If you receive a late night email from a client do you reply before you go to bed? And will you happily respond to a message even if it’s your day off?
If the answer to both of these questions is ‘yes’ then you’re part of a growing majority.
A survey into the working habits of SMB employees has laid bare just how readily workers will send and answer emails outside of the normal 9-5 working day.
Three quarters of those surveyed for the poll admit they check their work email on weekends, 44% check work email after 11pm and 54% keep on top of their work email while on vacation.
7% of respondents even confessed to checking work email while attending a child’s school event, while 10% have checked work email during a wedding.
6% said they logged into their work email while their spouse was in labour.
Despite the growing use of instant messaging and texting, email continues to dwarf other forms of office communication. The survey revealed 49% of respondents use email for work more than any other communications format, with a quarter still preferring face-to-face meetings, and 24% still opting for phone calls.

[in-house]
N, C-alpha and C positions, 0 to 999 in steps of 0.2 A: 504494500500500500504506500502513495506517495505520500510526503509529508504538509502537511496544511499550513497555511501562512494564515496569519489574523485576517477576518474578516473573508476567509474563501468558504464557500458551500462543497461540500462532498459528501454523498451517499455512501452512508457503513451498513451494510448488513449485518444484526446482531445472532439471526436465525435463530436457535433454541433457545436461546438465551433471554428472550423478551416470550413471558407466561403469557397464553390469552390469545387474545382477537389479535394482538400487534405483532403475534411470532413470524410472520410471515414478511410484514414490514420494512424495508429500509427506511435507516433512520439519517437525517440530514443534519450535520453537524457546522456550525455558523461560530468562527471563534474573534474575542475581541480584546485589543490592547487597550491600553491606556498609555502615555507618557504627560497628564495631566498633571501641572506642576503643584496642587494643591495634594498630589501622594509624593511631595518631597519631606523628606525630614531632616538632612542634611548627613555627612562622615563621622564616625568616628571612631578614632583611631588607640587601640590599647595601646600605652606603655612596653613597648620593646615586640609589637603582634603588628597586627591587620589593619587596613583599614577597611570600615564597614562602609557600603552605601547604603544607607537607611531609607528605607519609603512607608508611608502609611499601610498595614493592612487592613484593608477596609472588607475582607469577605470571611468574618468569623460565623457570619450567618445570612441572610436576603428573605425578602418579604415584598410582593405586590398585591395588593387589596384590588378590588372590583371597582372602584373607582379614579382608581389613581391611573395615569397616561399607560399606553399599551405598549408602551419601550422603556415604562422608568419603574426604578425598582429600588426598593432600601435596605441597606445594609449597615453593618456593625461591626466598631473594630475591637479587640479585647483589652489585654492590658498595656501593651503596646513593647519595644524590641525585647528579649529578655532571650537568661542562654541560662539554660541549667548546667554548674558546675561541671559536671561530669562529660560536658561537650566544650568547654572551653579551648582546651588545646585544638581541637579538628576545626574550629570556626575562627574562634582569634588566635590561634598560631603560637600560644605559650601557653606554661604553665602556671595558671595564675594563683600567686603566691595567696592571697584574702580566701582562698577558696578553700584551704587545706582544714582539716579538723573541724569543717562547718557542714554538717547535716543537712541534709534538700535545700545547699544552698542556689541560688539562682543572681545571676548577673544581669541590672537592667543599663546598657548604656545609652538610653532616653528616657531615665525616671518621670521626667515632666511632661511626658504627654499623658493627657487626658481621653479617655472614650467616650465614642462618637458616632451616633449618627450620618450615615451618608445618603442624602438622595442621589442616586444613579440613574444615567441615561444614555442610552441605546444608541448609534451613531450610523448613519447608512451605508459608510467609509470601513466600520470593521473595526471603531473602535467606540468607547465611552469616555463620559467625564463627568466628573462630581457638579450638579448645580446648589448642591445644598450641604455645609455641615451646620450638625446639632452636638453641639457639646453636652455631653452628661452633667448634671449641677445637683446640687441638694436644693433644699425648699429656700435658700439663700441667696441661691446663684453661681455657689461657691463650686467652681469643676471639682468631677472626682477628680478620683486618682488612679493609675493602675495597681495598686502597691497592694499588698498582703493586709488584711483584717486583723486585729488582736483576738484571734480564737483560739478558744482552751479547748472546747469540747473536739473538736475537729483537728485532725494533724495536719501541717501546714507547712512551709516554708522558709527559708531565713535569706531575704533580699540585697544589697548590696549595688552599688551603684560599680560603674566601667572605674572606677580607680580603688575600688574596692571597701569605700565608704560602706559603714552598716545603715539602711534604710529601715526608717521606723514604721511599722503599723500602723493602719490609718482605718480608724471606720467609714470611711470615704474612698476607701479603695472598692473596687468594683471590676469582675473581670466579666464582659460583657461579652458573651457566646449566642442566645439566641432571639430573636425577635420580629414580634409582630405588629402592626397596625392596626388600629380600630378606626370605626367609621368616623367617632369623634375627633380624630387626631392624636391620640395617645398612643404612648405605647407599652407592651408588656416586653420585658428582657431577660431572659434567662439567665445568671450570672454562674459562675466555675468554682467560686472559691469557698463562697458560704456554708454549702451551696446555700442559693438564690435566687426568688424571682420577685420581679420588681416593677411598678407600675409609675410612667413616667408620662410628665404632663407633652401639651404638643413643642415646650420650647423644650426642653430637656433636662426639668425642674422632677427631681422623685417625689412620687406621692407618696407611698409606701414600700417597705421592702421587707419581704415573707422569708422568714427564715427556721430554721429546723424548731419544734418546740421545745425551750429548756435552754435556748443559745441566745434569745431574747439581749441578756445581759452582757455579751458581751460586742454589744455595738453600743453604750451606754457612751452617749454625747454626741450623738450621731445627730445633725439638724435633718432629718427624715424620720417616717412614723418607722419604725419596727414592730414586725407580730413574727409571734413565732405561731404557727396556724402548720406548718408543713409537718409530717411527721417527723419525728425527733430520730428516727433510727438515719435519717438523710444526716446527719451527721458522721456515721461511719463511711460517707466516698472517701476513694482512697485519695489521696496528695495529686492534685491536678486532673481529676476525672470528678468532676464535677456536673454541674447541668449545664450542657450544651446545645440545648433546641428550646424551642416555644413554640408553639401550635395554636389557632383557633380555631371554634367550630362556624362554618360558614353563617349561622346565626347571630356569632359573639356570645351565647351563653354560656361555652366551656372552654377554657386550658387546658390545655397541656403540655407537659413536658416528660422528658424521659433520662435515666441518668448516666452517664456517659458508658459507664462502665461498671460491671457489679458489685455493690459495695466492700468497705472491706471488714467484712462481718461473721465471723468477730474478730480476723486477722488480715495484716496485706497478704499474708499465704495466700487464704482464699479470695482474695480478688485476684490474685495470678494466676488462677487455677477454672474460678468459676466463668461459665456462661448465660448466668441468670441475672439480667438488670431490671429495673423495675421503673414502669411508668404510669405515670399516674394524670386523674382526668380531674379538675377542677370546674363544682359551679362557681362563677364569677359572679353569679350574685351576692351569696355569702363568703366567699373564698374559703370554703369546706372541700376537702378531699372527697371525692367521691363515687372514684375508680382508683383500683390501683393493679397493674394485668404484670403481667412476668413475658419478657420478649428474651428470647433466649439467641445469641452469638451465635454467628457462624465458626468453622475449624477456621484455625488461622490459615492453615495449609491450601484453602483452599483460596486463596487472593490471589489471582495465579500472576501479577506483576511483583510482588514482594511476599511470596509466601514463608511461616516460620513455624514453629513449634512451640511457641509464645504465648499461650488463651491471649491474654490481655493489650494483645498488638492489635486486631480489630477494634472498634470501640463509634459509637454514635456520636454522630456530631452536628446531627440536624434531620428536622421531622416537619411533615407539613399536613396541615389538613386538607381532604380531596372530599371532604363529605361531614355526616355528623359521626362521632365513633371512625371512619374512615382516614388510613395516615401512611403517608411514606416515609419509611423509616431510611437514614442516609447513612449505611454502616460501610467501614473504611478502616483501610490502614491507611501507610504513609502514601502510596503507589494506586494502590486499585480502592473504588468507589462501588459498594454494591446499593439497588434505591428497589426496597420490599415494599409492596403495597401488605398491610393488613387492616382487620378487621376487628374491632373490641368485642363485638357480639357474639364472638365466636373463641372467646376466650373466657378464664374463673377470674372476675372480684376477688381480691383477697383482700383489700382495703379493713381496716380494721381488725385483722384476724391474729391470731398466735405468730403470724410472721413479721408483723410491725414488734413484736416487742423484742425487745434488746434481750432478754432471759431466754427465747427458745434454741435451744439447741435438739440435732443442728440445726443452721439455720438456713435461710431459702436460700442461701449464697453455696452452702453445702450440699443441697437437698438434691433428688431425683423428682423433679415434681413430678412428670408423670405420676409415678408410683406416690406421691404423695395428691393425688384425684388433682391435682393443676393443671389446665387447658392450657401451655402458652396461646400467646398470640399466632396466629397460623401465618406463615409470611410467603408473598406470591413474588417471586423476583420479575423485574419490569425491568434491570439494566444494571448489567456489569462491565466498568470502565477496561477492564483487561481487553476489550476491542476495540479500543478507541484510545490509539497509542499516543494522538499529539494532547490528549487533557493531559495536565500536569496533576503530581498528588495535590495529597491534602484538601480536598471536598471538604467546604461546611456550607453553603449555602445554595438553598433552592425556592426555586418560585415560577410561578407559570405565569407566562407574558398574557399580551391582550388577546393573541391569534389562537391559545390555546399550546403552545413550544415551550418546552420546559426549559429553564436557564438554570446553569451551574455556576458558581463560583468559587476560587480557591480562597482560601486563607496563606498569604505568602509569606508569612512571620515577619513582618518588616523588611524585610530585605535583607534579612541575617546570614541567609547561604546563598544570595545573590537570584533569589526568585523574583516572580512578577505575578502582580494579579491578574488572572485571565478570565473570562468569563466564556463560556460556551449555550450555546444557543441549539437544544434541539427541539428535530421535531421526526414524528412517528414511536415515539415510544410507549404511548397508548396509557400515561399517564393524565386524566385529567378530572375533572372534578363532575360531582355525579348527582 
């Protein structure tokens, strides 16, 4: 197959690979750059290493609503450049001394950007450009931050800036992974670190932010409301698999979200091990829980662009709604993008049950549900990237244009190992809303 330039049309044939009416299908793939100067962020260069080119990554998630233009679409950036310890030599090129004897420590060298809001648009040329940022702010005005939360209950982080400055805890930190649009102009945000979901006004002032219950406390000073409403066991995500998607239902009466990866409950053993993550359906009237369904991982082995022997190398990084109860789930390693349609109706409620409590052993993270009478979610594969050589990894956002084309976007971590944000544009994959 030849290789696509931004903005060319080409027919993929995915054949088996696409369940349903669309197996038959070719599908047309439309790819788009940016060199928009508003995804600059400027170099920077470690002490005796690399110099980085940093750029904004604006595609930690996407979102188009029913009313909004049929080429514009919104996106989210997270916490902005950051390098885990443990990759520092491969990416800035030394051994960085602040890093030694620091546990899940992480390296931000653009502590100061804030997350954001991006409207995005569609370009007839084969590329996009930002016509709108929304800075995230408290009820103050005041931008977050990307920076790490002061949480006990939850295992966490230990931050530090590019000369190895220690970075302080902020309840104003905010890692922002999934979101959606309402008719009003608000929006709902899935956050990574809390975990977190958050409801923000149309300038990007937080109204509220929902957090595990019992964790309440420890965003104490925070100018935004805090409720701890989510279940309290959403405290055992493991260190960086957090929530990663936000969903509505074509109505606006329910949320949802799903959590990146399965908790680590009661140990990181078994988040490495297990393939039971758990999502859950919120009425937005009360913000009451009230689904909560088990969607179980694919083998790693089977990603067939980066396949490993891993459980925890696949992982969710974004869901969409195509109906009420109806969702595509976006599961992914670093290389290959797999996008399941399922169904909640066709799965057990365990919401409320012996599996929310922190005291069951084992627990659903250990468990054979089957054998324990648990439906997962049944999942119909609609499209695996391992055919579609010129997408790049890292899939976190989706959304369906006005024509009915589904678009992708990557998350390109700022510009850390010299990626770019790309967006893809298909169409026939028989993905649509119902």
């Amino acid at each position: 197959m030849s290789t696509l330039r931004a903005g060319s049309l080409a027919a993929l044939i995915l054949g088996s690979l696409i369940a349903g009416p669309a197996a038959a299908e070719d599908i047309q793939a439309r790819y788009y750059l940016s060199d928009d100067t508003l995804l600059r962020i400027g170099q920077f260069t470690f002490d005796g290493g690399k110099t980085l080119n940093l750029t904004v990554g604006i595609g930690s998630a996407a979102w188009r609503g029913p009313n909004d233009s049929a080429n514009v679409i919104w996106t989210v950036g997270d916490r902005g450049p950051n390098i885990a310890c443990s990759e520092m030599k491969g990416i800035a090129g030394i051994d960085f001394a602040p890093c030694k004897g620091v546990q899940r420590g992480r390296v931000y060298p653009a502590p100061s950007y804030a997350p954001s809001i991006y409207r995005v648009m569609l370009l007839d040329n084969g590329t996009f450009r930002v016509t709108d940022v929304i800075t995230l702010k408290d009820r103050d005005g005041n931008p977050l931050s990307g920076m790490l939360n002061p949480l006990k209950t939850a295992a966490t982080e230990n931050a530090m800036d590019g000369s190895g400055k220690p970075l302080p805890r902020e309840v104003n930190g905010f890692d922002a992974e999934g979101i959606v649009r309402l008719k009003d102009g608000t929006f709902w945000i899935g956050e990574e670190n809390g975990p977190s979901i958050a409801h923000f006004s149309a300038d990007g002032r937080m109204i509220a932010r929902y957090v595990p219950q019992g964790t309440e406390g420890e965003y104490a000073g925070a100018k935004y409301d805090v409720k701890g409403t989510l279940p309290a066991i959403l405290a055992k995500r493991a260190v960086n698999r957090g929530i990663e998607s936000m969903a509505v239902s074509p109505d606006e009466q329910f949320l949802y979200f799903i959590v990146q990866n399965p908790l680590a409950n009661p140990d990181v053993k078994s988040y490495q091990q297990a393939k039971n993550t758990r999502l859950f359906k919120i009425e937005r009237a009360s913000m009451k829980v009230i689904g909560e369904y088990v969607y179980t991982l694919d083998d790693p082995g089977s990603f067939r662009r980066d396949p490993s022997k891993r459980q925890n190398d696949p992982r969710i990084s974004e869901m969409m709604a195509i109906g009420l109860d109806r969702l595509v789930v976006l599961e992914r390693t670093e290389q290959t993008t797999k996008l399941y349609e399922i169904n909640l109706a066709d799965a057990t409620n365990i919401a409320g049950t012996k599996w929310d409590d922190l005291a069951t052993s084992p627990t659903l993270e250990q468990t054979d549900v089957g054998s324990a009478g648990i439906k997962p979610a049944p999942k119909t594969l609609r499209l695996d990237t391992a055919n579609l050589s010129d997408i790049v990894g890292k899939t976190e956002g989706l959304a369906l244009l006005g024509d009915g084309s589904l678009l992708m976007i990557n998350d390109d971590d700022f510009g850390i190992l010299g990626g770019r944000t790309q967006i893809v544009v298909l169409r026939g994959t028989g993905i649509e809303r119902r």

Email is a constant presence in the work lives as well as the home lives of SMB workers. 75% of respondents said they typically reply to emails within one hour during work hours, while 29% reply within 15 minutes.
Phil Bousfield, general manager of IT operations at GFI Software, which carried out the poll of 500 SMB workers, said: “The research results have affirmed how critical it is for organisations to manage the use of email effectively, not only to prevent employees from being overwhelmed by a deluge of data, but also to ensure that email is exploited as a revenue generator and benefit to the business, rather than an inconvenience.”
Despite the extent to which email has become entrenched in people’s everyday lives, an astonishing 93% of employees said they regard it as a “blessing”, while 7% called it a “curse”.
The smallest companies surveyed, those with one to nine employees, were the least positive about email, while companies sized 50-99 employees were the most positive.